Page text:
Dr. Maria Wang has always had a curiosity for life. At ten years old, she pulled a camel’s hair to see his sensory reaction to human provocation (and that ended up with her three-week bed stay from the camel’s hind-leg kick). Today, she applies curiosity into driving deep insights from data. Maria Wang is the instructor of our inaugural Level class. Maria holds her Ph.D. from Northeastern University in Operations Research, and is excited to contribute to her alma mater in a dynamic way. Maria Wang served as a Knowledge Expert at The Boston Consulting Group and Principal Scientist at Oracle, and she has also been an analytics lead at SmartZip and FICO. Beyond that, she has lived in ten countries and has competed in more than a dozen marathons and half marathons. We decided to ask Dr. Wang a few questions about the changing landscape of analytics, and why she is excited to pass on her knowledge to the next generation of analysts.
What was the most exciting challenge that you solved using analytics?
When I was leading the analytics team at a startup in Silicon Valley, a national leader in predictive marketing, to predict the US residential market’s turnover on single house basis. The predictions concerned multitudes of factors, from the characteristics of the homes, to homeowners’ demographics, life events and loan positions. We used ensemble methods with hundreds of variables and predictive models on nearly one-hundred million homes, and even ran the models on our own homes. The takeaway was that the models were smarter than we were, and foresaw probability we may not see ourselves. This was not surprising since the predictions were made in high-dimensional space and came from a large amount of collective intelligence.
What is your favorite movie?
What advice do you have for aspiring analysts, or, what do you wish you knew at the beginning of your career?
To build a well-rounded skill set. There are core skills such as math, computer programming, analysis and domain knowledge, and you need to master at least one of them to be an extraordinary data analyst or scientist. But there are other skills that may not be taught at school and they can help make or break it in time in practice, such as business skills, organizational and interpersonal skills. That is why soft skills are needed to transform the data and numbers into insights, decisions and actions.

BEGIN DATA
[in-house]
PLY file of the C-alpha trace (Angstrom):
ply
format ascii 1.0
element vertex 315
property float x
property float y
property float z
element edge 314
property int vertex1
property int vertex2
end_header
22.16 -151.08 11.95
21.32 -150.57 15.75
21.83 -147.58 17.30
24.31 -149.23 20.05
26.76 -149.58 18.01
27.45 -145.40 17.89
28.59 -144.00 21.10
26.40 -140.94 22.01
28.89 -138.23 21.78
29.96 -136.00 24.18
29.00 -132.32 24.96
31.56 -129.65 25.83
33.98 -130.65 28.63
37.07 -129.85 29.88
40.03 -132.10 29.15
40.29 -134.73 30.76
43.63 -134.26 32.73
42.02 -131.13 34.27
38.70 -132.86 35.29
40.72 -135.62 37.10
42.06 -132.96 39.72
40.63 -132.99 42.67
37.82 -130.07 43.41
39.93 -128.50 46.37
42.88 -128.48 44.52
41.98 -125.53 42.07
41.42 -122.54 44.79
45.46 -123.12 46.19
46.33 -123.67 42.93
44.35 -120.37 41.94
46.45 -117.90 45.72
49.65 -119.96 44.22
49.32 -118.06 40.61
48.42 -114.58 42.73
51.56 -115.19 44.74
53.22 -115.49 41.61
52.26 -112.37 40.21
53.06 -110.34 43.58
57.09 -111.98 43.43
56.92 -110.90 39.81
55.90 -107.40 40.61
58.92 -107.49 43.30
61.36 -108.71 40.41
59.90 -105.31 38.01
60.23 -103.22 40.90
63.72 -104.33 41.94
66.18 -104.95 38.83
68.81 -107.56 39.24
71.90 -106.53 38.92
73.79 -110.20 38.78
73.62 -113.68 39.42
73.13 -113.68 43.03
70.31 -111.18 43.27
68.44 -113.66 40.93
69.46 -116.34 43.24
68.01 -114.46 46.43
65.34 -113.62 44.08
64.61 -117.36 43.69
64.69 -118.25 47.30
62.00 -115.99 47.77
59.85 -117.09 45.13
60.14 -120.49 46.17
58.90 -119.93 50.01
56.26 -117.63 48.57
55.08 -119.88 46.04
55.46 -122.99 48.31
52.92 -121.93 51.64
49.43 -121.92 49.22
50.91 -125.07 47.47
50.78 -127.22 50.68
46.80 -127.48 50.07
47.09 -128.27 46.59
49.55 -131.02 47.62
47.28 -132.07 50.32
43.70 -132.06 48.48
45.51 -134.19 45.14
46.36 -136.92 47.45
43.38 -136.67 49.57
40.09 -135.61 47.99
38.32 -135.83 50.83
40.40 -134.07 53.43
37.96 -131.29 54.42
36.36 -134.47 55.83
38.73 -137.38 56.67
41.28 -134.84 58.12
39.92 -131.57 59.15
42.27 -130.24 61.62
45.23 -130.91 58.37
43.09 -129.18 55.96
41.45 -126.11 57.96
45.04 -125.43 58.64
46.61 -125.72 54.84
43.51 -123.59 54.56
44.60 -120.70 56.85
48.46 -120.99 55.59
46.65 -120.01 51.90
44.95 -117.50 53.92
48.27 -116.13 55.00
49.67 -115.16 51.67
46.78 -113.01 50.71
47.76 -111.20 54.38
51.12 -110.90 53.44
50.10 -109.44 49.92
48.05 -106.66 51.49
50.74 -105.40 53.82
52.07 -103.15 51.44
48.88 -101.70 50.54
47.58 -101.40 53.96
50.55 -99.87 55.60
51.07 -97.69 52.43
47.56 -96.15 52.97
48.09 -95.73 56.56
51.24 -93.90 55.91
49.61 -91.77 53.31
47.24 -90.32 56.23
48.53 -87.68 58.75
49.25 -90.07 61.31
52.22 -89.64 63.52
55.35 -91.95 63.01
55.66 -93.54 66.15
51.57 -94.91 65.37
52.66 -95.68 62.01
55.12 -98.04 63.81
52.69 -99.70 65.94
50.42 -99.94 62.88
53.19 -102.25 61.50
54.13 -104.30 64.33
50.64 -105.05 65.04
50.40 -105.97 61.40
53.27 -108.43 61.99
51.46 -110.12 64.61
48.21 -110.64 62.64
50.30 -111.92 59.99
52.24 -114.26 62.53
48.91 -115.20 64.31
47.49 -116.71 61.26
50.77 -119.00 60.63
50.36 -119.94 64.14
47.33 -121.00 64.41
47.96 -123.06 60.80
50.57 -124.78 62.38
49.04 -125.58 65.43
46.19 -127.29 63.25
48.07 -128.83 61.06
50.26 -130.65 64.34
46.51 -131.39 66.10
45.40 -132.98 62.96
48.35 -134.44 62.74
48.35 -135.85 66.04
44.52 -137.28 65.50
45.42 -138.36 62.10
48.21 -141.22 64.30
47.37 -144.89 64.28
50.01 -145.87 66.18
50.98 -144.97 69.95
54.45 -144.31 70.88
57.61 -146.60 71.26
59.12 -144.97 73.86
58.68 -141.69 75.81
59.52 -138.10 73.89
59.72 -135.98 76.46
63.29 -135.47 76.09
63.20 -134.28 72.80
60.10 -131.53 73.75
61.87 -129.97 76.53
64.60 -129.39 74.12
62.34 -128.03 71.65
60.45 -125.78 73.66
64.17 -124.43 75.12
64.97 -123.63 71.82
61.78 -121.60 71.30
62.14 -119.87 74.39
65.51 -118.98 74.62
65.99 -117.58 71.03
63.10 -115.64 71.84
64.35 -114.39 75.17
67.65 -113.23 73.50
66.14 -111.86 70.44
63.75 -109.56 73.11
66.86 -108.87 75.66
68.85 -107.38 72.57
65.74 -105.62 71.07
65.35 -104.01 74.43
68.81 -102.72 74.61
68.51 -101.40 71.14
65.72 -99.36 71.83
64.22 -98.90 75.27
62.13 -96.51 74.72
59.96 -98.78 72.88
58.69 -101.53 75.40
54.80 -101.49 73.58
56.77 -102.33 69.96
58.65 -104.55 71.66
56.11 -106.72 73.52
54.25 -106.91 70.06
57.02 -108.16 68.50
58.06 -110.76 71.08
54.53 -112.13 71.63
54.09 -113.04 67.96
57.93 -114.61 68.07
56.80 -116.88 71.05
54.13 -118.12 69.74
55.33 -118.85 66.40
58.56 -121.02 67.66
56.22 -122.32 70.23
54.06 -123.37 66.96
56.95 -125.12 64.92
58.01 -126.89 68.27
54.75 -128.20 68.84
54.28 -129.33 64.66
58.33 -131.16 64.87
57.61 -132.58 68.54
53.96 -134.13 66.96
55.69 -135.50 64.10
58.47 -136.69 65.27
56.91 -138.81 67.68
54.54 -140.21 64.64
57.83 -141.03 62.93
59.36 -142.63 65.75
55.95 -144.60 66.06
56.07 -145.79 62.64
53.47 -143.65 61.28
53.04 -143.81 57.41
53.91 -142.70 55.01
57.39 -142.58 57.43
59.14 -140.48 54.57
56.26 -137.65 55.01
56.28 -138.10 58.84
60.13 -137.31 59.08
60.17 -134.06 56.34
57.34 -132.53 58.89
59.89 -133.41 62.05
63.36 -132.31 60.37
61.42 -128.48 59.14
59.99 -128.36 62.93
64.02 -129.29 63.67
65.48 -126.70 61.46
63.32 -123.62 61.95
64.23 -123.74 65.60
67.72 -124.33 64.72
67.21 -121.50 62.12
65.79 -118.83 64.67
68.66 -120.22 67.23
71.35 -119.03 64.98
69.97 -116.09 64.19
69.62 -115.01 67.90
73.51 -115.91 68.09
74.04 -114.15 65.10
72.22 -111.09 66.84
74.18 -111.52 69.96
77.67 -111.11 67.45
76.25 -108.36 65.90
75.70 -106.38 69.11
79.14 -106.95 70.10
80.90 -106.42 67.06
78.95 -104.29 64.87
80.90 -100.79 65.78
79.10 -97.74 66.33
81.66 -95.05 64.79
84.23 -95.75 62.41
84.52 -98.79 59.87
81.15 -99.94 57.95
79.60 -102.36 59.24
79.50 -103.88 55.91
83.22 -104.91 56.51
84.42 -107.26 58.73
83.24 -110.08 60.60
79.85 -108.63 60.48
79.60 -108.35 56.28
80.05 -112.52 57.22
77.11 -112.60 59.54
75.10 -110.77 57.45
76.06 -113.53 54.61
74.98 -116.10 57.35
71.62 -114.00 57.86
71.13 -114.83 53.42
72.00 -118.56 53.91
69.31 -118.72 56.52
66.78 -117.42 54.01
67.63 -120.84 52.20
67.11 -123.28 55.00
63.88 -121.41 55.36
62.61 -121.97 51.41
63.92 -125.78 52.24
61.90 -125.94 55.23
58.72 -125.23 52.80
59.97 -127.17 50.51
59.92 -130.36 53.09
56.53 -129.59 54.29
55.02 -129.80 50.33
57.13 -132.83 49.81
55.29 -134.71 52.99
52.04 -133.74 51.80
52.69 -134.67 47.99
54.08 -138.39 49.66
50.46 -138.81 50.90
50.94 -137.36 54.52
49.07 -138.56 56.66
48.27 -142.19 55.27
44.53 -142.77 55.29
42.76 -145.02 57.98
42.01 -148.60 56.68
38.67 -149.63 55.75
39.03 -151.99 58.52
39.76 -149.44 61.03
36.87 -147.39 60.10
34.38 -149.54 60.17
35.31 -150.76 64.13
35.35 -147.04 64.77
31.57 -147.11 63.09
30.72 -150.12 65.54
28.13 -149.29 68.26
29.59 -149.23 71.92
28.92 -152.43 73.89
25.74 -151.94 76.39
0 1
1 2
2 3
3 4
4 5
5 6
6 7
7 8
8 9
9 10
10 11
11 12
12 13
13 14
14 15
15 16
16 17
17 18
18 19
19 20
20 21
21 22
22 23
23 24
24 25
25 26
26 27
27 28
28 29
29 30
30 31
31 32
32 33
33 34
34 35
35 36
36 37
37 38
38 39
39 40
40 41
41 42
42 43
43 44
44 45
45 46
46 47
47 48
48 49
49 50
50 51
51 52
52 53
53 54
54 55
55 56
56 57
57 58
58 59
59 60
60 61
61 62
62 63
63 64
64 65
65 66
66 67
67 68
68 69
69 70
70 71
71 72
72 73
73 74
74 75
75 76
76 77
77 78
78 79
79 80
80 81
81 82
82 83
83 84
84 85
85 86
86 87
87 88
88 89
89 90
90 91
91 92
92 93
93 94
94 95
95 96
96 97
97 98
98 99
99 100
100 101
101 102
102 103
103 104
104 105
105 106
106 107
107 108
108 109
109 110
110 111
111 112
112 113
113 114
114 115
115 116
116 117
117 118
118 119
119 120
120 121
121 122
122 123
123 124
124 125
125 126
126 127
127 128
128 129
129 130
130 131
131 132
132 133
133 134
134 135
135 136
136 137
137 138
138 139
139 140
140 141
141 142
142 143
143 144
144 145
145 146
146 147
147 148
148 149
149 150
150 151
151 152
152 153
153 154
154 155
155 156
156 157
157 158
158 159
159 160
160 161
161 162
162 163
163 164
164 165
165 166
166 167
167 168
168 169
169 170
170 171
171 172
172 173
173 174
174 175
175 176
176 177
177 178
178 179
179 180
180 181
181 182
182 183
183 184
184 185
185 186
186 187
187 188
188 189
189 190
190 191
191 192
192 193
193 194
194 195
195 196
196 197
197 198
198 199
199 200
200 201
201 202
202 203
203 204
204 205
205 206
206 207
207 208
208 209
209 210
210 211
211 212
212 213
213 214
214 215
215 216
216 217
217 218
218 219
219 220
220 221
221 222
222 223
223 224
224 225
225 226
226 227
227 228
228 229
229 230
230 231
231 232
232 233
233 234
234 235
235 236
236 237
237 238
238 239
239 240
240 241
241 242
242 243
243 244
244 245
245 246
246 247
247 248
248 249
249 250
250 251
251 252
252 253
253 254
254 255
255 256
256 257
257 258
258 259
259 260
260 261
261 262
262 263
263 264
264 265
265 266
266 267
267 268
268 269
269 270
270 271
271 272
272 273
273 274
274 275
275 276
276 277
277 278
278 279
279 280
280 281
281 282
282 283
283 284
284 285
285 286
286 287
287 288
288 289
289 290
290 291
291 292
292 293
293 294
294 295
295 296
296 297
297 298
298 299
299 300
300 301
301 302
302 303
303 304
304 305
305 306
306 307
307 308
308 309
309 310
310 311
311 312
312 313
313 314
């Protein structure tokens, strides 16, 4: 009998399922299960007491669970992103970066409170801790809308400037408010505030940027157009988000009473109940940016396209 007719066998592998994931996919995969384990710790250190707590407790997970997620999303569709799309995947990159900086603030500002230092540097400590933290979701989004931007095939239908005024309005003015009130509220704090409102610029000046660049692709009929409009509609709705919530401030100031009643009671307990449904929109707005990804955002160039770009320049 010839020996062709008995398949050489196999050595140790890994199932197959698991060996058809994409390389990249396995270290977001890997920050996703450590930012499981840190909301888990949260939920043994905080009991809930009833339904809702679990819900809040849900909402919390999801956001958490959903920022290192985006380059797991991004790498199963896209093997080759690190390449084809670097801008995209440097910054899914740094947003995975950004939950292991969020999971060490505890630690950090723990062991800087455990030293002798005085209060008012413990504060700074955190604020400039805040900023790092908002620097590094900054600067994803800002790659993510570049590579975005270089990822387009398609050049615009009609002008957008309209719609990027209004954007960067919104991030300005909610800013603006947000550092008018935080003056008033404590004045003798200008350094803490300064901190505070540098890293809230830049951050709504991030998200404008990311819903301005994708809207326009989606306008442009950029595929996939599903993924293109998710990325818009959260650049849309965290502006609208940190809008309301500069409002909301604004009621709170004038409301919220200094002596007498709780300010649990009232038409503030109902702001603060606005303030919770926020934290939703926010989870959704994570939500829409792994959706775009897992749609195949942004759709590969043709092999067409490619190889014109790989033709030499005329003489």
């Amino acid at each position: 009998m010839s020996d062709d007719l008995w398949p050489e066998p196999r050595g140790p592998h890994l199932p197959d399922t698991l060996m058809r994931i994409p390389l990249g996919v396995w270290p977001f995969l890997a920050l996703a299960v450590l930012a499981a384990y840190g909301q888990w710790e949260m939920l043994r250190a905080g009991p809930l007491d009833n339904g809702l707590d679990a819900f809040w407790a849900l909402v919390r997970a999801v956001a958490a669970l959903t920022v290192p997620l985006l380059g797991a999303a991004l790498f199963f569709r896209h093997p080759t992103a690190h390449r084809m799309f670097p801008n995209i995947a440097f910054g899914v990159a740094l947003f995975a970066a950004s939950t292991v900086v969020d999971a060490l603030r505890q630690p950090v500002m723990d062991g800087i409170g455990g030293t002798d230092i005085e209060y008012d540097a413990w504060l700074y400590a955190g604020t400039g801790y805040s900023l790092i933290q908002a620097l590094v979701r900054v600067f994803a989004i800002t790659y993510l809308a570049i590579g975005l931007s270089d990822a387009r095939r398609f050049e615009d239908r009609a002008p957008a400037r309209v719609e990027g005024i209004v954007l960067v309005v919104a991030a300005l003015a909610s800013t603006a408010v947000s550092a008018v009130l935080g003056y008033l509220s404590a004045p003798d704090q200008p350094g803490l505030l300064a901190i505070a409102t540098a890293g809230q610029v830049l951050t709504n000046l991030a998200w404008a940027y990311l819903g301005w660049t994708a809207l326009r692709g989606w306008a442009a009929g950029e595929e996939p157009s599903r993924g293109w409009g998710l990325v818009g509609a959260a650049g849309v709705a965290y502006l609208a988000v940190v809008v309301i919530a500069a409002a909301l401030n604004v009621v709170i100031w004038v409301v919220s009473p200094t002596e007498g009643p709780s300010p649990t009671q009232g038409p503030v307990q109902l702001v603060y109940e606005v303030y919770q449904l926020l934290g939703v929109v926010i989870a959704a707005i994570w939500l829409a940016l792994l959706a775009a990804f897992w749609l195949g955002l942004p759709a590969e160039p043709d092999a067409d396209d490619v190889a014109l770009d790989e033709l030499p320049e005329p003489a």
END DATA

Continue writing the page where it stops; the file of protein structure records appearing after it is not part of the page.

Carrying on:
You have lived in China, the US, and Canada. What are the biggest differences that you noticed?
Canadians are the nicest; Chinese have the best food and most interesting histories; Americans changed the world with technologies.
You have worked at Boston Consulting Group, Oracle, Smartzip and FICO. How do the analytics departments vary across industries?
Across industries and companies, goals, core functions and operating models of analytics teams can vary greatly. For software companies, analytics sciences drive the product vision by identifying the trends in the industry and value to the customers with data-driven value proofs. For consulting, analytics team can provide the data-side of the story telling – the leading insights that cannot be drawn from traditional hypotheses and the fact base behind the business strategies and recommendations put forward to the client.
How are analytics changing the business landscape? Does everyone need to know analytics?
There are solid results across industries to show that a data-driven practice can boost the business performance significantly, from 5-10% uplift of bottom line. That is especially true for a data-intensive vertical such as retail or financial services. What we are talking about here goes well beyond the traditional financial balance sheet or product data, because a massive amount of data now come from consumer’s behavior and the “Internet of Things”, such as purchase transactions, social media data, network data, etc. Effectively using these data and harnessing insights is not just changing the business landscape, it is modifying the way we live, work and think.
Maria will be teaching the inaugural Level cohort starting October 26th, 2015. You can find more information including her patents and publications on LinkedIn.